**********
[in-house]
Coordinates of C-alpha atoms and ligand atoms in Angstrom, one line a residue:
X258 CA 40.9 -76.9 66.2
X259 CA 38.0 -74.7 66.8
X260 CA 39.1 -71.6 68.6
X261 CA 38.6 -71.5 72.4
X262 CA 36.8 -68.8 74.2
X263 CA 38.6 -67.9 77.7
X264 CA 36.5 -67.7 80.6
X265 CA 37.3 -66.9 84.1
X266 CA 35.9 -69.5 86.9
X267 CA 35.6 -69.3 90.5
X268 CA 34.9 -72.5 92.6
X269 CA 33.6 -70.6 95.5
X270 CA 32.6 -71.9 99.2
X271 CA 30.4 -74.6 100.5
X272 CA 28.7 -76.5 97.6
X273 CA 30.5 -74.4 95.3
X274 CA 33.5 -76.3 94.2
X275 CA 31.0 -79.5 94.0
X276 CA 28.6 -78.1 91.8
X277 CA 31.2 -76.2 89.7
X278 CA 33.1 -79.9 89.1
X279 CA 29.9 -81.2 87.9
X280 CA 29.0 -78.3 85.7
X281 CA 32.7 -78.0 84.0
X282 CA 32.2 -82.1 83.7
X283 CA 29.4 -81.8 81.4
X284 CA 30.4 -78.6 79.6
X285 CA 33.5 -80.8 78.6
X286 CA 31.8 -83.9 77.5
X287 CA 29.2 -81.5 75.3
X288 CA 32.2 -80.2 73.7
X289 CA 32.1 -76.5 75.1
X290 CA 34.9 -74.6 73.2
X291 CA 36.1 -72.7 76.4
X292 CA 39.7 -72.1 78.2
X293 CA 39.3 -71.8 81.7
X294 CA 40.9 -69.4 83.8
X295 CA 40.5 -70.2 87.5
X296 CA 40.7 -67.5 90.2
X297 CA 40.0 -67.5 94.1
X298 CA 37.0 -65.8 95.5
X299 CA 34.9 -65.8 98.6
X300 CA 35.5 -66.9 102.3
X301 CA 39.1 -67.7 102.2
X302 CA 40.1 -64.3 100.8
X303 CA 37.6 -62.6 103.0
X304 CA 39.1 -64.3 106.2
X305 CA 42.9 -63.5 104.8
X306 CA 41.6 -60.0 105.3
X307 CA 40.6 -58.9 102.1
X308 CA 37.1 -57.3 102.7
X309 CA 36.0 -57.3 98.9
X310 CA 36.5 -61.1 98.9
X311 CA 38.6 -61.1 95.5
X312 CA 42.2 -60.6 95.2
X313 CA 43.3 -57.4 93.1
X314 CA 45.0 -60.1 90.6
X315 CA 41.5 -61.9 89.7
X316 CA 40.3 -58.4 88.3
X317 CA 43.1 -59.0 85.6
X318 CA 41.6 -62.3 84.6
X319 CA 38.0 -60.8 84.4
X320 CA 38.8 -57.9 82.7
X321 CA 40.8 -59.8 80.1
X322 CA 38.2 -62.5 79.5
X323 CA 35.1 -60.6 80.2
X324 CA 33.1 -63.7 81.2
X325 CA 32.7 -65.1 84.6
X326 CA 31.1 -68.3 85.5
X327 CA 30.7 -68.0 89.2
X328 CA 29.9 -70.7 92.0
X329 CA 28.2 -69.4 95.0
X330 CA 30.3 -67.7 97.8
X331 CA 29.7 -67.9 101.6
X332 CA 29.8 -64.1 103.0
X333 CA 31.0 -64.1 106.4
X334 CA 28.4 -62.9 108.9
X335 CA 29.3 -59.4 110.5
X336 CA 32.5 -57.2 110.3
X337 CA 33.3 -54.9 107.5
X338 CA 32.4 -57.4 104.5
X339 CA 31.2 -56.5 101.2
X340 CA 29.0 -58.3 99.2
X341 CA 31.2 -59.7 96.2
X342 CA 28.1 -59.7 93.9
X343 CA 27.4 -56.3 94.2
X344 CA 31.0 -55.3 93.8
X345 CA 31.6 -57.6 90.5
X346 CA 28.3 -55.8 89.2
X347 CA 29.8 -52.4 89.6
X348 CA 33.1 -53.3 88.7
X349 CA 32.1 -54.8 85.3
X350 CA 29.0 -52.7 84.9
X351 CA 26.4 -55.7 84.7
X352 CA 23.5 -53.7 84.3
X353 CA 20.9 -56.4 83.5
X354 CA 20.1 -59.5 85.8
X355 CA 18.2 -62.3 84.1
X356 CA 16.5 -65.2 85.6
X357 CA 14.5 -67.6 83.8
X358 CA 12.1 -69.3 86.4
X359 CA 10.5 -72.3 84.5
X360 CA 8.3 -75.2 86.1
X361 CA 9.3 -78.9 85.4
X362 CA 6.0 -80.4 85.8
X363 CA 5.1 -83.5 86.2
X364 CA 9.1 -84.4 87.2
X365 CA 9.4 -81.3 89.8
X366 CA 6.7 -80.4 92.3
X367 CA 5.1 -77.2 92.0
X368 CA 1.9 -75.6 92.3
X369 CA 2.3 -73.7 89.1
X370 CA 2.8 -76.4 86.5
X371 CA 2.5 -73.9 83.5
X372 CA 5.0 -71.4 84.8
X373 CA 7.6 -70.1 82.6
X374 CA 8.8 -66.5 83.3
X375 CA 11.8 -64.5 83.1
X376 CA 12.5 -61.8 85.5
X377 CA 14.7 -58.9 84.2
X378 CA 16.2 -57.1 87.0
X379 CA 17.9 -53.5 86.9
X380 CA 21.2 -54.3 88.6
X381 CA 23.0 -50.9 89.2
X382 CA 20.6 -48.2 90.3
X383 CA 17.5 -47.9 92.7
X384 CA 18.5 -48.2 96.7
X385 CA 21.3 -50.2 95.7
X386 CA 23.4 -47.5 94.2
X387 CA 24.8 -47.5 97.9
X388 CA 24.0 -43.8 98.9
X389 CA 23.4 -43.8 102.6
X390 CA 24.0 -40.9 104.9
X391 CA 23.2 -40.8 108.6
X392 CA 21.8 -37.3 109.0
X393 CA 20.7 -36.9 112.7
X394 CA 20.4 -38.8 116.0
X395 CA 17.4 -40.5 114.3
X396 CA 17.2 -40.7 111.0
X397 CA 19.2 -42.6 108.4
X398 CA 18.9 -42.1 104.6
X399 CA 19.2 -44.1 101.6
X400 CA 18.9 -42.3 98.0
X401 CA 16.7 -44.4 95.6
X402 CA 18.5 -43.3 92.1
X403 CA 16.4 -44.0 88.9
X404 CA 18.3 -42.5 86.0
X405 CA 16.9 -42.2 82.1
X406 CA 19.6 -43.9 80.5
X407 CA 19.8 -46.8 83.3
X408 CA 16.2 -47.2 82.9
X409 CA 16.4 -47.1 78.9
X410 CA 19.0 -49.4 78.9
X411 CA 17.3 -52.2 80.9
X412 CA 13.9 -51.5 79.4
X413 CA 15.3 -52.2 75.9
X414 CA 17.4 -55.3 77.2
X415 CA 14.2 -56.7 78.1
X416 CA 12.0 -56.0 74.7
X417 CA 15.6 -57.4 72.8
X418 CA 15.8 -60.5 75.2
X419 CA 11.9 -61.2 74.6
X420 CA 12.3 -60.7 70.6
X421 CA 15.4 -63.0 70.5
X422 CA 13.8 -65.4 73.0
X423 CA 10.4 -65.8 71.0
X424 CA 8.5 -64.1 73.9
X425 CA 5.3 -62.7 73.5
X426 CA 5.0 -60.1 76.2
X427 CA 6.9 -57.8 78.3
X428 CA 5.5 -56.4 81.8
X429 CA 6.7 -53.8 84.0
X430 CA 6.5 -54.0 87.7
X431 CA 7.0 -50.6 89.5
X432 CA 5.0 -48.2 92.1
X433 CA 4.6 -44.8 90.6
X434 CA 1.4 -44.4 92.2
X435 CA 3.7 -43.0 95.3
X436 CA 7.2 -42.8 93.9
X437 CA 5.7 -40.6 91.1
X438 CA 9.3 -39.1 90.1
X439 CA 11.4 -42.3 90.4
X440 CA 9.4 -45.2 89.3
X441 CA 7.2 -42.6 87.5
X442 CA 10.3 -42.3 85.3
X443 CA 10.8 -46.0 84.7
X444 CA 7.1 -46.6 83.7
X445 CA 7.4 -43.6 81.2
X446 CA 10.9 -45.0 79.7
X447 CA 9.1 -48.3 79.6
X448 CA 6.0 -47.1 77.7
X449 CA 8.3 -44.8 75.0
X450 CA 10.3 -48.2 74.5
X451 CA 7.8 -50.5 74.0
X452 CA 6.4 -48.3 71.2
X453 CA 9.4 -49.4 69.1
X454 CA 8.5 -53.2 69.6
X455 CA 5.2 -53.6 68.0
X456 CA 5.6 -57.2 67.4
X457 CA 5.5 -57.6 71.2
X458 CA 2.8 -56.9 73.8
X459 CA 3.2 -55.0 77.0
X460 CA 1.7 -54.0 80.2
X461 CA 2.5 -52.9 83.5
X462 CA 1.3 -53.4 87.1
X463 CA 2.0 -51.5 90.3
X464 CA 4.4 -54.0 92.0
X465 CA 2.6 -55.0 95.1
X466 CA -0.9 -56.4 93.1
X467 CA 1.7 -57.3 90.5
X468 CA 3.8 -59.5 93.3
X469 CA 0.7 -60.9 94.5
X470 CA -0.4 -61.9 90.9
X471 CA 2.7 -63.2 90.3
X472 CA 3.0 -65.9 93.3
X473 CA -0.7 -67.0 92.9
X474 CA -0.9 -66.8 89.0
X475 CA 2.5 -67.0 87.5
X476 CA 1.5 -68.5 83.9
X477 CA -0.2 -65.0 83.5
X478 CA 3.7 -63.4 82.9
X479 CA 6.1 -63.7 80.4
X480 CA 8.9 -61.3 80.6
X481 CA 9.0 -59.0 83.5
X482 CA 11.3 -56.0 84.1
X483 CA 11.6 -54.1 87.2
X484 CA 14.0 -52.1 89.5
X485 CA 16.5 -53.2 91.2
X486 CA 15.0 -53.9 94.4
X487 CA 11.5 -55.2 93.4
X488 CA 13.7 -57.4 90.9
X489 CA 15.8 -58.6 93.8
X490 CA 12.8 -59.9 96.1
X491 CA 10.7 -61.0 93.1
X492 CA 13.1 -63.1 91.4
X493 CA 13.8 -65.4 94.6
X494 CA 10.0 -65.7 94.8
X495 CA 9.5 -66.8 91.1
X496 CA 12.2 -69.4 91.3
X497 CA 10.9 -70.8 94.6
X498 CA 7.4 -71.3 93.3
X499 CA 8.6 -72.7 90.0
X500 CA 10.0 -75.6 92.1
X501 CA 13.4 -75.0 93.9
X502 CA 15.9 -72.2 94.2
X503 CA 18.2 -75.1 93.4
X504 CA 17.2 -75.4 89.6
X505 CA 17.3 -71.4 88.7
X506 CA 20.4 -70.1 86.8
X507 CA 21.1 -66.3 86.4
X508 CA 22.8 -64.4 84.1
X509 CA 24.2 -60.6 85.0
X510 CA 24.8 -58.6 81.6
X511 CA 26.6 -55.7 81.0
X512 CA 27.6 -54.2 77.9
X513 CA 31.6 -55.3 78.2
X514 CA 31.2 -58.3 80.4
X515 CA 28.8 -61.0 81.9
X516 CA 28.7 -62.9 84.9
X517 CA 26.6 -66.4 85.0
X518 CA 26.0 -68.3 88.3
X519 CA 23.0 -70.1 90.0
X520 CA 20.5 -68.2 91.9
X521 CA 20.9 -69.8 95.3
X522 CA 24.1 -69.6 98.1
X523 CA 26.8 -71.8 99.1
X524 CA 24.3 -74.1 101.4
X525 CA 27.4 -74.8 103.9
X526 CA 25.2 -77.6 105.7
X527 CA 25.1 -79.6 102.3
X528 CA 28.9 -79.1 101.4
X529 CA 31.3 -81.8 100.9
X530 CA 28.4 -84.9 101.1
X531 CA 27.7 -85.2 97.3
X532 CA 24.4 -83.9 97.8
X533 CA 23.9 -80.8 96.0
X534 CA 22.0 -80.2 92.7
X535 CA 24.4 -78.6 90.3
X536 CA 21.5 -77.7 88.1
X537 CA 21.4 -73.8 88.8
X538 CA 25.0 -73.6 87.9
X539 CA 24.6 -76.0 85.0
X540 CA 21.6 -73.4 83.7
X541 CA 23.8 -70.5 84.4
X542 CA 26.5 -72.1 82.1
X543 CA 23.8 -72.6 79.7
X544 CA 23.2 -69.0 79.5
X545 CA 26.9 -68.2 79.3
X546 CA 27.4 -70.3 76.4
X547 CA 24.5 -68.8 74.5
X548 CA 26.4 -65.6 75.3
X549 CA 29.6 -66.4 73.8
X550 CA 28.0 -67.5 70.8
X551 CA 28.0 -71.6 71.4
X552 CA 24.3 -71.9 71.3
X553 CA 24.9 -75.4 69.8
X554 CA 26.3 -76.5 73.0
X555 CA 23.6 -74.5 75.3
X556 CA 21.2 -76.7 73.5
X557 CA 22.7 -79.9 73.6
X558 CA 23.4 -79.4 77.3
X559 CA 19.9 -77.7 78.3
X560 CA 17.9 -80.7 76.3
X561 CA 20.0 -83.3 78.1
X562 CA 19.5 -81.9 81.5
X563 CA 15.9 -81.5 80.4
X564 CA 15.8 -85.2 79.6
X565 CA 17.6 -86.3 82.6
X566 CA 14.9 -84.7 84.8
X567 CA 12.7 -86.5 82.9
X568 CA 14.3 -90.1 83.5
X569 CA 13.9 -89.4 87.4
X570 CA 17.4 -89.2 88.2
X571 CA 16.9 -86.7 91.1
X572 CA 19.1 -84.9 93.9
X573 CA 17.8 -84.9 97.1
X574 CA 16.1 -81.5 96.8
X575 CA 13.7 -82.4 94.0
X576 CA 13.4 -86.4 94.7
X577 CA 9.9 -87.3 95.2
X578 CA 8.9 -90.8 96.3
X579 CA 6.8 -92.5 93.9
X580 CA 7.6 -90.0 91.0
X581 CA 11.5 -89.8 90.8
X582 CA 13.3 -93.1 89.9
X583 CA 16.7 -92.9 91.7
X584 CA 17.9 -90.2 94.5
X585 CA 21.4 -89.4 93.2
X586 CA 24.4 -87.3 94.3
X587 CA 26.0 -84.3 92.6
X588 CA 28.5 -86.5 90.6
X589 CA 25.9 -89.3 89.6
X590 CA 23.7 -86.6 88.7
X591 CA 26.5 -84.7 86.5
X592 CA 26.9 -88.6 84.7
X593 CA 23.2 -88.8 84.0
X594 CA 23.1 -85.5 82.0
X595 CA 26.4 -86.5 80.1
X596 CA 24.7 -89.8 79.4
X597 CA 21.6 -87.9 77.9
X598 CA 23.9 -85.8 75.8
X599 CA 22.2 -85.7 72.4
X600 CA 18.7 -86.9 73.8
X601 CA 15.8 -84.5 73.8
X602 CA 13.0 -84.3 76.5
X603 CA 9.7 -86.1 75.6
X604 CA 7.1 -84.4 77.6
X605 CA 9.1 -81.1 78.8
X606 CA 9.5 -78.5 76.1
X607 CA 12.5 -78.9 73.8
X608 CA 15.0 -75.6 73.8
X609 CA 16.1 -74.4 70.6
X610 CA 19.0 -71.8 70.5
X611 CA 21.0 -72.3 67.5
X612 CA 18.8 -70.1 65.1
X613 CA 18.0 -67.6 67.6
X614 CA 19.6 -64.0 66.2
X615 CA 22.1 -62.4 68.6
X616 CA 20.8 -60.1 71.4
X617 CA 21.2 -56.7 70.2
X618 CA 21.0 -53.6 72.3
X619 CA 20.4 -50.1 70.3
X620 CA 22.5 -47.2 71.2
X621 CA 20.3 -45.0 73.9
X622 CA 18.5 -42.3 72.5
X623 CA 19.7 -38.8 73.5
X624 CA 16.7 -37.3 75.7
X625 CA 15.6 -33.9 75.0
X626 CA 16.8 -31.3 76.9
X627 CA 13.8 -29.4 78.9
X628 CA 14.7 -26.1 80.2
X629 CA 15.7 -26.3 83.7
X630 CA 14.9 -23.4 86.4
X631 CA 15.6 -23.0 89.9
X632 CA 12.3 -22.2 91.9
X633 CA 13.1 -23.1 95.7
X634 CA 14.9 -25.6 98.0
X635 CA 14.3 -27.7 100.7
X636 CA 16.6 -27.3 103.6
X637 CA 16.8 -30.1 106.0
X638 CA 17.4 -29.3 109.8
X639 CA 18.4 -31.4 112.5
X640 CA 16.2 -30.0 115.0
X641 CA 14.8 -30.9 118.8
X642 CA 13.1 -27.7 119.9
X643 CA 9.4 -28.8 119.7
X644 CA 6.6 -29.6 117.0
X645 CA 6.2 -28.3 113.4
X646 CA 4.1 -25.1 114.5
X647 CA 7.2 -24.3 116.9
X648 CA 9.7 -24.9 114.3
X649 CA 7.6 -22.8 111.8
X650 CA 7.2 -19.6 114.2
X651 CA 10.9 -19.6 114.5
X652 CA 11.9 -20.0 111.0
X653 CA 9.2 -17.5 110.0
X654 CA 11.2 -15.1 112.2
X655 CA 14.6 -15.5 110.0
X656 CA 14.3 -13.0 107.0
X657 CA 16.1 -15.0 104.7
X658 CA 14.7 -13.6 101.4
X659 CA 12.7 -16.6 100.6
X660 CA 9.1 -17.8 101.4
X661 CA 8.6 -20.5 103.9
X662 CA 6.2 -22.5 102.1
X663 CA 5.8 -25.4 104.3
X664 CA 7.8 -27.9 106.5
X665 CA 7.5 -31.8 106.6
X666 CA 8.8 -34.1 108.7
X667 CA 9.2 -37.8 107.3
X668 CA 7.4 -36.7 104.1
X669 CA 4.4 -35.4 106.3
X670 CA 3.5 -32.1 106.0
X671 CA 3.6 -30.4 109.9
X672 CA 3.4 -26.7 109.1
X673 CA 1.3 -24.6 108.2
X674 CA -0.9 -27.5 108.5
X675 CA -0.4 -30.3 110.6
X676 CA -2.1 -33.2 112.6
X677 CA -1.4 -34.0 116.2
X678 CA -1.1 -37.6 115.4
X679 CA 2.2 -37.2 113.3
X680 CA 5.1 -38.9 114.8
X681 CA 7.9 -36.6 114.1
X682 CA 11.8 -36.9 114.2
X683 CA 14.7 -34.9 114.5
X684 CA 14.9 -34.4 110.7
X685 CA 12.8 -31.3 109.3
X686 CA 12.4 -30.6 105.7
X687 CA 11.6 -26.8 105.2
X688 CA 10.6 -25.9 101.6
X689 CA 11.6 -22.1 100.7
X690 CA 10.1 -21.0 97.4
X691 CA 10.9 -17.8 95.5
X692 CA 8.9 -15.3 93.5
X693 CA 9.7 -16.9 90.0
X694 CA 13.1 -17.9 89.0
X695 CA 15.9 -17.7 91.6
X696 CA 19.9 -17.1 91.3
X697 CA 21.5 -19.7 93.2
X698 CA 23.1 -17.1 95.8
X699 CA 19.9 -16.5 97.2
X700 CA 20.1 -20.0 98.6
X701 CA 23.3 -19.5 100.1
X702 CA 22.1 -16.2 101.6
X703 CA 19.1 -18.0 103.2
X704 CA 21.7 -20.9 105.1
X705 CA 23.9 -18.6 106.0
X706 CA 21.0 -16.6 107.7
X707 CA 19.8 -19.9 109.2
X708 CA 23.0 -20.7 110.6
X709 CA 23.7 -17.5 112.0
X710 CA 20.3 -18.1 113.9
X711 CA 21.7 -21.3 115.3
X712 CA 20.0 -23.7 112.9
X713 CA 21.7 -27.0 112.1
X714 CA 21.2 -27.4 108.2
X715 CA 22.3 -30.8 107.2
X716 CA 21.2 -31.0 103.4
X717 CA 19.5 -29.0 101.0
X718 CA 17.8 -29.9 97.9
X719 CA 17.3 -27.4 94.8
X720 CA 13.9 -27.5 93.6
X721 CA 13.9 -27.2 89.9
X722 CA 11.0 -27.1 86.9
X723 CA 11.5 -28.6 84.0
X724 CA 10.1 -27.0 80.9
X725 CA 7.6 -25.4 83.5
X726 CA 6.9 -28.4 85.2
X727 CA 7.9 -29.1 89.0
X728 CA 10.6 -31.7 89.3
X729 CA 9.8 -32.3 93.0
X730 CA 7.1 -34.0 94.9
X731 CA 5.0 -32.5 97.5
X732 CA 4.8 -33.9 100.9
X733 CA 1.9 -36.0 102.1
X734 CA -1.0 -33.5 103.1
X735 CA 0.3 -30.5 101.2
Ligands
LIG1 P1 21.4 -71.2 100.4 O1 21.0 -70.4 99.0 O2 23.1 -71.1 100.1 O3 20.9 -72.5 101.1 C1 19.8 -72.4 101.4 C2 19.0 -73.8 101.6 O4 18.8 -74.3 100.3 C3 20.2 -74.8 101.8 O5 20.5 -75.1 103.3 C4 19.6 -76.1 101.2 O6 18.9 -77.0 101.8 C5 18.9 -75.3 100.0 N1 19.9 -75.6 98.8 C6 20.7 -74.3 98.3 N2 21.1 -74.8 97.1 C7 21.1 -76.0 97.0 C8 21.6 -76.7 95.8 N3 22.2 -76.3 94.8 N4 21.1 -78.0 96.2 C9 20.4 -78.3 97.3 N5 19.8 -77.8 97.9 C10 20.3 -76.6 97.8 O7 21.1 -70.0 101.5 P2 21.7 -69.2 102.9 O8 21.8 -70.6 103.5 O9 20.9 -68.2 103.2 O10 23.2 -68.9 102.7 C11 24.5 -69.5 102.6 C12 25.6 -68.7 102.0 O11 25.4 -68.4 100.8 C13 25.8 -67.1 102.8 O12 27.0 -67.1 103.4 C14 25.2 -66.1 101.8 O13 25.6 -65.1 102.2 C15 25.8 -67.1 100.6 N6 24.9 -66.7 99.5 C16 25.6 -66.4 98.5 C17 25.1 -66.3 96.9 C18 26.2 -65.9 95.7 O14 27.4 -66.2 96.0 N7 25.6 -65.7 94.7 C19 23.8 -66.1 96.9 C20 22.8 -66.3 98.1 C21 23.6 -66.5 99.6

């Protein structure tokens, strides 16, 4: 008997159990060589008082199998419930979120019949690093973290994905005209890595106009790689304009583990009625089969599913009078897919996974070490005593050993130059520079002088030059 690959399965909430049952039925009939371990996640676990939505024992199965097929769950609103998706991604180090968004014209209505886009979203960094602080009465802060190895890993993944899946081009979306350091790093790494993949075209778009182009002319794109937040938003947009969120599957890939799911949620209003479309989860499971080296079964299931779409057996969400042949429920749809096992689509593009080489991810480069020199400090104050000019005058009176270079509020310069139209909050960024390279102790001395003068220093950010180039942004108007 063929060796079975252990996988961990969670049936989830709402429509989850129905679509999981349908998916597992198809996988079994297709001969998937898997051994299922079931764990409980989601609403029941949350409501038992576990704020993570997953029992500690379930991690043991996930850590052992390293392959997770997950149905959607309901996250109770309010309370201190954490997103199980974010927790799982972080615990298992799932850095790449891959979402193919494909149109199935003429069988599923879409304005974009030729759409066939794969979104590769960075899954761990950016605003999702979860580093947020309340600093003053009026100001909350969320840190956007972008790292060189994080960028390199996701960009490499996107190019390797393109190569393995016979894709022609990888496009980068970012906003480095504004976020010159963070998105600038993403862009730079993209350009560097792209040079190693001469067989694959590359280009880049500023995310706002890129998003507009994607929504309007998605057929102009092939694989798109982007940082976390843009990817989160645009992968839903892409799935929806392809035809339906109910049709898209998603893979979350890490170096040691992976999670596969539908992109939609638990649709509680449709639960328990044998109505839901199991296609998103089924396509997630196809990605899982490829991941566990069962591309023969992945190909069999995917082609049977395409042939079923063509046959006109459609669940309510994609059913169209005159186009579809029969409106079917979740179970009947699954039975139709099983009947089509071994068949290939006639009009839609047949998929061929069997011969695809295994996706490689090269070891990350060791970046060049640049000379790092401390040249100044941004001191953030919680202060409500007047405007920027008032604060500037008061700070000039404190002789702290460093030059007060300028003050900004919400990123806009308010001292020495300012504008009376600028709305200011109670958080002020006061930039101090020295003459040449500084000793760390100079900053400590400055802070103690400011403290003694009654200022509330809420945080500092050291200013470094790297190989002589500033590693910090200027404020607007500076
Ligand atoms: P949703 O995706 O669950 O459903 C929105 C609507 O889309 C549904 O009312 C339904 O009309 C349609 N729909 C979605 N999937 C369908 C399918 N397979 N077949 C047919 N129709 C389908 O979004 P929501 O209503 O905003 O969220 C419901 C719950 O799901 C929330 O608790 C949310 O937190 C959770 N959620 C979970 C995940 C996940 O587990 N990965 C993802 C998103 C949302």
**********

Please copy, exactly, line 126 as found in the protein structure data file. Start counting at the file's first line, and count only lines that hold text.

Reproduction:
X381 CA 23.0 -50.9 89.2